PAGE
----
Ben Elton’s something of a strange figure in Australian comedy, in that despite living here off-and-on for the last twenty years he’s never actually become part of Australian comedy. He’s set books here, he’s made one rapidly cancelled television program here, but otherwise he’s generally avoided the panel shows, comedy game shows, radio chats, newspaper columns, stand-up performances and so on that make up the Australian “comedy scene”. It’s hard not to have the opinion that for Elton, Australia is where he lives, not where he works. Which is probably why Three Summers, his Aussie-as big screen debut as an Aussie film-maker, seems a little bit… odd.
To be fair, some of that strangeness comes from the fact that it’s an unashamedly mainstream Australian comedy in 2017; it’s been a very long time since we saw an Australian comedy that wasn’t about characters we were meant to be laughing at, not with – and when we did get a local comedy that was all about having a rollicking good time it was almost always shithouse. So while we might have a bunch of negative things to say, the closest thing to Three Summers we’ve seen lately was Spin Out so if we were grading like against like it’d be five stars no worries. Put another way, Three Summers contains actual jokes, some of which are actually funny; that’s not something we can afford to laugh at.
Oh right, the story: every year in rural West Australia a folk festival is held. People come from all around to camp out and listen to various kinds of folk music. Some of these people are thinly sketched one-joke characters, others – most notably an Irish pub singer and the theremin playing soloist whose slow burn romance is the heart of the film – are thinly sketched one-joke characters who get more screen time. Over the course of three summers people learn (that racism is bad), they grow (into people who don’t like intolerance), and occasionally they turn up to a concert where a band of Afghani refguees give an opening spiel that’s basically “we come to you from a violent place with no music, a brutal land where freedom is a foreign concept. We call it hell, but it’s not our homeland – it’s an Australian detention centre!” Take that, Thatcher… uh, Turnbull.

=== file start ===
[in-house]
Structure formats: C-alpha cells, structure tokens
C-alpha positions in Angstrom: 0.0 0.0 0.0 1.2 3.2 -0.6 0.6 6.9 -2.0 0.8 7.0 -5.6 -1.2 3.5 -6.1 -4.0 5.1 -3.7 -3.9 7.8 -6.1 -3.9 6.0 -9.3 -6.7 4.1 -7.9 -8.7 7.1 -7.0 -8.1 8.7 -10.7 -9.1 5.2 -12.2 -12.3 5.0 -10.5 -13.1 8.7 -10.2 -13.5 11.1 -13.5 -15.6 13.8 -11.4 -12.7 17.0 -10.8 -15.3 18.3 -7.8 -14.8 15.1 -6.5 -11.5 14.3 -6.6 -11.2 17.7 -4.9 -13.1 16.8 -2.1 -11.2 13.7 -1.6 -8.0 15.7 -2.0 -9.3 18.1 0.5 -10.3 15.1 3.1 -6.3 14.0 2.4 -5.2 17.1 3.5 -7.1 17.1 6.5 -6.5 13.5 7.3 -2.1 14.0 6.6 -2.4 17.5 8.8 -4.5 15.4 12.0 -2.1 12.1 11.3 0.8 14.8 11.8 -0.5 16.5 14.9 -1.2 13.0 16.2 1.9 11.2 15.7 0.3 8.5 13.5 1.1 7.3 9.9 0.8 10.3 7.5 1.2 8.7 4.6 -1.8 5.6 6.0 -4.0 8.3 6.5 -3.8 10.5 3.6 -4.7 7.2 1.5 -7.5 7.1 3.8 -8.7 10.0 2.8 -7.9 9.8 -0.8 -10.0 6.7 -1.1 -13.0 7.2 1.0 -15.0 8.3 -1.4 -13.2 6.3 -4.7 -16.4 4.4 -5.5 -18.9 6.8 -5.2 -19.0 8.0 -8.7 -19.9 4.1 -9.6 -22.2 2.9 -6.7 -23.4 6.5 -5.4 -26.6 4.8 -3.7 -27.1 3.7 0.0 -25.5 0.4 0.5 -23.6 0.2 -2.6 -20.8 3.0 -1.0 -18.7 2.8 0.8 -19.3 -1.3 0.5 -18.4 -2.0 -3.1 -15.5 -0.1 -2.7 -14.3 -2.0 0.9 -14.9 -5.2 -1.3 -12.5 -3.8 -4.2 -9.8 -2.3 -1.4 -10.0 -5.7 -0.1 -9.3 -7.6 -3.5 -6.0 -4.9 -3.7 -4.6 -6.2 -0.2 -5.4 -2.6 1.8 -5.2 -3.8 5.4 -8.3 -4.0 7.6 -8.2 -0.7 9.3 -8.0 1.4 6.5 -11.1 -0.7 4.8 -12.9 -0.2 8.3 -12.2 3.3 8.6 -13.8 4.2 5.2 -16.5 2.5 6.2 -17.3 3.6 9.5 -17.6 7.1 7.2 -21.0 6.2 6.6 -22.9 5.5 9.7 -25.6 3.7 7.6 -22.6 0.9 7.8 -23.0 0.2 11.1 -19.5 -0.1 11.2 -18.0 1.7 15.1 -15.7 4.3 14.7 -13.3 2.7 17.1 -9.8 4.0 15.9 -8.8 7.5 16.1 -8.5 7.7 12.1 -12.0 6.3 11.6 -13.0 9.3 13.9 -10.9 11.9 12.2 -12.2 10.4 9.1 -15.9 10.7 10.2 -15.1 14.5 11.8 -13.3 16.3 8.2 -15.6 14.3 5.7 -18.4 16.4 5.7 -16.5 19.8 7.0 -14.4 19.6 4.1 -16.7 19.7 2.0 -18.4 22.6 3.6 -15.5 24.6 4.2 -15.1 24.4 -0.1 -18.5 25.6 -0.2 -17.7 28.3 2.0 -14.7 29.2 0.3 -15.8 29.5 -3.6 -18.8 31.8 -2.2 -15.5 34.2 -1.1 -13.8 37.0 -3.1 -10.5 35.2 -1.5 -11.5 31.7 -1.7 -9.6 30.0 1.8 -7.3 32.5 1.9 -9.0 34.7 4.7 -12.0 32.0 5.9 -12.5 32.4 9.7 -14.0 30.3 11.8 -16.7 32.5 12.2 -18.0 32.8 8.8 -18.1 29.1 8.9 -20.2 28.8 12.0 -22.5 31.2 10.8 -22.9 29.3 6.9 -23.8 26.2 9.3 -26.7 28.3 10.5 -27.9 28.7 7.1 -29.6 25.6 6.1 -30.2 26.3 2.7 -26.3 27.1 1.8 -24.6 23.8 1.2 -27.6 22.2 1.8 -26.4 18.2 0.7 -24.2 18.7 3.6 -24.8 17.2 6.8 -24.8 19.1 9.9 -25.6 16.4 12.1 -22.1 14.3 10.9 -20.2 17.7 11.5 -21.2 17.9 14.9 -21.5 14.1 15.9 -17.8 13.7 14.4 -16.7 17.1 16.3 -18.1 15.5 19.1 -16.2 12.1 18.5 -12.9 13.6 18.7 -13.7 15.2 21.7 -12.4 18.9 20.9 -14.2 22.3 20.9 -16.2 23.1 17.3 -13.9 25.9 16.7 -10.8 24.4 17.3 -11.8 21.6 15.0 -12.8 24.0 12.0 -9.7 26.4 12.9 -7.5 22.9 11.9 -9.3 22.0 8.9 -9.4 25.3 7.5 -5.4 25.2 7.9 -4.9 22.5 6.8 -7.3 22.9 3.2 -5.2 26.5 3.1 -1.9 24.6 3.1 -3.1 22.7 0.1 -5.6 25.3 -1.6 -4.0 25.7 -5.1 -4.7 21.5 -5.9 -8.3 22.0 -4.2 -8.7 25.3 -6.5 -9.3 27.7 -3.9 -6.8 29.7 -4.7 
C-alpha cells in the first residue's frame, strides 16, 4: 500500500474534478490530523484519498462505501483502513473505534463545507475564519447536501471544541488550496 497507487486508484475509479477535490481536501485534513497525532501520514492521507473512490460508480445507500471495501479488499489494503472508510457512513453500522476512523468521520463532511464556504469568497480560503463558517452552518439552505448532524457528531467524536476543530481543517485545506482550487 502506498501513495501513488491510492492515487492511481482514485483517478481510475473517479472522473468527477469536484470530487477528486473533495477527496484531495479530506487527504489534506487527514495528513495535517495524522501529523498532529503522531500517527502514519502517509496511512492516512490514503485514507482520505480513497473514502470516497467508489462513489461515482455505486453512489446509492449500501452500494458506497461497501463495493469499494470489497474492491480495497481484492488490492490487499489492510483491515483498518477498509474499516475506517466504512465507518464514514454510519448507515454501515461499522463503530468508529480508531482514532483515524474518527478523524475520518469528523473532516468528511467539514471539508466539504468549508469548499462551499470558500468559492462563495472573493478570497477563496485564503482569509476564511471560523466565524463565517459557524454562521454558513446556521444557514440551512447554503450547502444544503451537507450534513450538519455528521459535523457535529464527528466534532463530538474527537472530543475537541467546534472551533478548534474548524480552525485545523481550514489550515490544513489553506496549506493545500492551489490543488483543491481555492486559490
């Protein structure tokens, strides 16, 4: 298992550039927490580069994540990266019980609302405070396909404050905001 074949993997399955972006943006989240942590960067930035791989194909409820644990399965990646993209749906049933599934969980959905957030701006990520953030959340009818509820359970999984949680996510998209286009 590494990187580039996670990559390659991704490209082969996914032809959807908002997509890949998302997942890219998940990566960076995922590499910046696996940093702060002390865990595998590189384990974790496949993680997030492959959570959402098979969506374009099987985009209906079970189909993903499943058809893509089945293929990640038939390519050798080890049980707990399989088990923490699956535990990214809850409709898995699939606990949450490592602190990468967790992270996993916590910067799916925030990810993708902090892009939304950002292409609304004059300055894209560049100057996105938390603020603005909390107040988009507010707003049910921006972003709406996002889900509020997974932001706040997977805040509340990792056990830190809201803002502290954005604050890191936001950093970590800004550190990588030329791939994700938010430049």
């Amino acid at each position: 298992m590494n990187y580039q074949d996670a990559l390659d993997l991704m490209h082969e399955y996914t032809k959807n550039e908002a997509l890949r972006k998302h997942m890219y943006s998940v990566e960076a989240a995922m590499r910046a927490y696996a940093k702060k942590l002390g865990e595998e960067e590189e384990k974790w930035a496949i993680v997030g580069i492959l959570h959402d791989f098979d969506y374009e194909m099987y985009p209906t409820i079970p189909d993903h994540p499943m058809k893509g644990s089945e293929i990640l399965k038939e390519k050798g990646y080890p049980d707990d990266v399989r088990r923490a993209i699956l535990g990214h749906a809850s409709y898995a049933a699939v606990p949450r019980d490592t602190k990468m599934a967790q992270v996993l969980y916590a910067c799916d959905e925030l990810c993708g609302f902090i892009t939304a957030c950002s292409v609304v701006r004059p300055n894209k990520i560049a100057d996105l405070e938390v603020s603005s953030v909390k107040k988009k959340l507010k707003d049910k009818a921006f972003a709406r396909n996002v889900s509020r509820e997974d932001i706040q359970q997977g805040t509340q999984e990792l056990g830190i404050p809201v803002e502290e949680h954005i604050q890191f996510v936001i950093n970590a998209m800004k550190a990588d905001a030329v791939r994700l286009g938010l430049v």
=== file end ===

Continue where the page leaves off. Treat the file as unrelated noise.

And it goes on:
Mainstream Australian comedy films aren’t usually associated with political activism, though The Castle famously references Mabo and Crackerjack was designed to demonstrate that Australia didn’t have to be a country where the old were pitted against the young. By the way, how Aussie is this film? It only stars Magda Szubanski, Michael Caton, Deborah Mailman, Peter Rowsthorn, Jacqueline McKenzie and John Waters. It’s almost as if Elton had something to prove.
Anyway, this is extremely right-on in a very leftie way. Sure, on some level most Australians know that the way we treat asylum seekers is barbaric, the rift between white and Aboriginal Australia is pretty deep, and old people are racist as all hell, but usually our movies are too busy going on about how hot incest is to have time to bluntly spell out our social ills again and again and again. Elton is an old, old hand at comedy so he knows to mix the preaching in with a bunch of jokes – some of which are actually not bad – but this is still a film with a lot to get off its chest. It’s almost kinda sorta justified story-wise thanks to being set at a folk festival packed with greenies, but it’s still hammer-subtle at the best of times.
Aside from that… actually, it’s really hard to look aside from that, because everything else here is extremely forgettable. The romance is stock standard, the characters are all cliches, their development is utterly predictable, the three summers gimmick is a bit uneven (the first summer takes up more than half the film) and while the film’s best jokes are at the expense of right-on attitudes those same attitudes lead to some fairly blunt moments that are well meaning but not exactly understated.
And by that we mean, this is a film where Michael Caton plays an old racist who ends up doing an traditional Aboriginal dance to express his solidarity with the Stolen Generation. And yet this is still probably the funniest Australian film of the year. Because it’s the only Australian comedy film of the year! Sorry, that one where the teen boy and his dad both compete to bone the same quirky stranger doesn’t count.